Tuesday, 10 November 2009

The Ourslers


Much as I like crime novels that explore character and matters of social significance, one of my guilty pleasures continues to be those detective stories which are, in essence, games between the writer and the reader – to see if the reader can pick up the clues to solve the mystery in good time before the truth is revealed.

The ‘game’ aspects of the detective story were highlighted when Father Ronal Knox devised, with tongue in cheek, his ‘ten commandments’ for the genre, and when the Detection Club devised its first ‘ritual’ to be observed at the induction of new members. Books started to appear that did more than just include a ‘challenge to the reader’ in the style of Ellery Queen – they were wholly devoted to mystery puzzles. The Baffle Book is an example, and in the late 1930s, Dennis Wheatley and J.G. Links took things a stage further with their Crime Dossiers, starting with Murder off Miami.

I’ve written about the Crime Dossiers on my website, and I’m also interested in similar dossiers devised by those who followed in the footsteps of Wheatley and Links. Jamie Sturgeon recently supplied me with an example from 1950, Murder Meo to the Commissioner: The Carl Houston Case.

This dossier is written (or compiled) by Will Oursler and, though I haven’t yet studied it, I’ve done a bit of research on Oursler, whose work was unfamiliar to me. It turns out that he wrote a number of murder mysteries, along with various books about religion, a book about boy scouts, and a biography of the founder of Boys’ Town (who was famously portrayed on screen by Spencer Tracy).

The latter book was co-written with Will’s father, Fulton Oursler, and it turns out that Fulton also wrote about religion, and produced mysteries of his own, under the name Anthony Abbott. There are quite a few examples over the years of children following in their parents’ footsteps as mystery writers, but (although they evidently enjoyed considerable reputations in their day) the Ourslers were new names to me, though I had heard of Abbott, who I gather was fairly popular inhis day.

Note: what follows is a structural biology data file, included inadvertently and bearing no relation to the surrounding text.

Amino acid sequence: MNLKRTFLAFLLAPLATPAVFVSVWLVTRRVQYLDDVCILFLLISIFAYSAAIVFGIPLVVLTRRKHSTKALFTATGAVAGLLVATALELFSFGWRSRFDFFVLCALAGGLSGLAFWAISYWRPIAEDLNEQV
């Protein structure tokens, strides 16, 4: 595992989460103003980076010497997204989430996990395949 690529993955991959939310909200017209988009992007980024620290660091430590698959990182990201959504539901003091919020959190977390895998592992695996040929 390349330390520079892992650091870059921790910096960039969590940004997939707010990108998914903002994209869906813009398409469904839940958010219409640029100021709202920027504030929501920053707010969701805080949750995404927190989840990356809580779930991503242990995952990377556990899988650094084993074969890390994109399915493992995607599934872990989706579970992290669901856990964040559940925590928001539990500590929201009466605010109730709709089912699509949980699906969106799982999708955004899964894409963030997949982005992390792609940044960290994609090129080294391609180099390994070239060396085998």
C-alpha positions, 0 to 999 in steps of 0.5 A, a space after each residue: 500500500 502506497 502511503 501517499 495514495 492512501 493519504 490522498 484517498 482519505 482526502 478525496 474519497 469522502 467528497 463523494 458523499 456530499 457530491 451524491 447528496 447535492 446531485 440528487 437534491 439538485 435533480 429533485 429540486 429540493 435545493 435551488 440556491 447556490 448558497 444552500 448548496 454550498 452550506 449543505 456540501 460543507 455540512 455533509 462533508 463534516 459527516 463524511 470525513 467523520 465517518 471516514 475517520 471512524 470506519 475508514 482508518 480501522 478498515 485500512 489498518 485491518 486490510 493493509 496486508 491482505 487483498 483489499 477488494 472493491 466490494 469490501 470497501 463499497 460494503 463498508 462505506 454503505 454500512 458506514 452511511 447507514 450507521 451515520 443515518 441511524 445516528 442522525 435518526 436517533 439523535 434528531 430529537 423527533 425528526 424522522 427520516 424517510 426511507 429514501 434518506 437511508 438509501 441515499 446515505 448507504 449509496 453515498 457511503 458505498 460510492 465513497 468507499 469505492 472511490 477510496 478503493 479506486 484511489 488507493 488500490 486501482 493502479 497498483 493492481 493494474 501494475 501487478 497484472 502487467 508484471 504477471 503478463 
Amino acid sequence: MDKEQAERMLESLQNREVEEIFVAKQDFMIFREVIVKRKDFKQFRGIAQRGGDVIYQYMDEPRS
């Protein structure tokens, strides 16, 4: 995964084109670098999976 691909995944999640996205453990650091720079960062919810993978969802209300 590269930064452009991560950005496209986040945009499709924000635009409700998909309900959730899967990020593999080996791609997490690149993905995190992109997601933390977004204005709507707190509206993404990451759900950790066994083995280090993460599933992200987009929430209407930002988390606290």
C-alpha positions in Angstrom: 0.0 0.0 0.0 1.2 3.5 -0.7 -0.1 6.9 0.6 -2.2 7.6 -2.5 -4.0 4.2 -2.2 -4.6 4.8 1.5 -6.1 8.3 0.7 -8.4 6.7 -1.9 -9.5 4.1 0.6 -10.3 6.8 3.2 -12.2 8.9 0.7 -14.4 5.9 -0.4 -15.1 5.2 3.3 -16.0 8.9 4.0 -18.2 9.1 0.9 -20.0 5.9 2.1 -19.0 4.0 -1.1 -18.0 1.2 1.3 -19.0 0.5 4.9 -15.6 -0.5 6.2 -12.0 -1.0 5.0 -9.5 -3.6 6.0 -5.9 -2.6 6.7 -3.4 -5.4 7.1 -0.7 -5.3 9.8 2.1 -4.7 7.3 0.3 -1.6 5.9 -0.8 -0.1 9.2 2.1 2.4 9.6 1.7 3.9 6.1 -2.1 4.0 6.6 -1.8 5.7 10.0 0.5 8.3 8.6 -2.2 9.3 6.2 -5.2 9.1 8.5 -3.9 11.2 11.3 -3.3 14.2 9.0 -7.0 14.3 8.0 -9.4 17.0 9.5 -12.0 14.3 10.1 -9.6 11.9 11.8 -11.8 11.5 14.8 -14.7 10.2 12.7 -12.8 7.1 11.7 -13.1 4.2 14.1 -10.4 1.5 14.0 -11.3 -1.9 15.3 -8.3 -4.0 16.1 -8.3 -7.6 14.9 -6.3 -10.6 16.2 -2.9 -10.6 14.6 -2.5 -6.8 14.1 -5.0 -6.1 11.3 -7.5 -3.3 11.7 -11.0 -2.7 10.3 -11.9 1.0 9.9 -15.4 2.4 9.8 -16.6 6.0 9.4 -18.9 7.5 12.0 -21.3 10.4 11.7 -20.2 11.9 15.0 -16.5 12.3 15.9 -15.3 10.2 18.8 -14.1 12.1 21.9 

I shall report on Will’s crime dossier in due course…..

6 comments:

Margot Kinberg said...

Martin - Like you, I'm particularly fond of mysteries that challenge the reader to "match wits" with the author. They really are some of my favorite kinds of mysteries, even when they don't explore anything of great social significance. I look forward to your writeup of the Crime Dossiers.

Elizabeth Spann Craig said...

I love trying to figure out the puzzle! But then, I'm a crossword-lover, too. Not that I don't enjoy reading in-depth character exploration or social commentary...but to me, it's all about the puzzle the mystery poses.

Elizabeth
Mystery Writing is Murder

Martin Edwards said...

Thanks, Margot - the Wheatley dossiers are covered in an article on the website, but there are several more that I haven't studied yet.

Martin Edwards said...

Elizabeth, I was interested to learn today that Lionel Davidson was also a crossword compiler. I knew Colin Dexter and Robert Barnard were, but I didn't know about Lionel. It's an addictive habit - though I'm a wannabe solver rather than a compiler.

Bob Schneider said...

Will Oursler (along with Margaret Scott?) wrote two books featuring female detective agency owner Gale Gallagher. Similar to what Ellery Queen did, Oursler published the books as by Gale Gallagher. Her Acme Investigating Bureau specialized in skip-tracing. I have not read the stories but they sound interesting:
I FOUND HIM DEAD (1947) and CHORD IN CRIMSON (1949) according to Michele B. Slung in CRIME ON HER MIND.

Martin Edwards said...

Bob, many thanks for this info. Collaborative writing does intrigue me and will be the subject of a future post.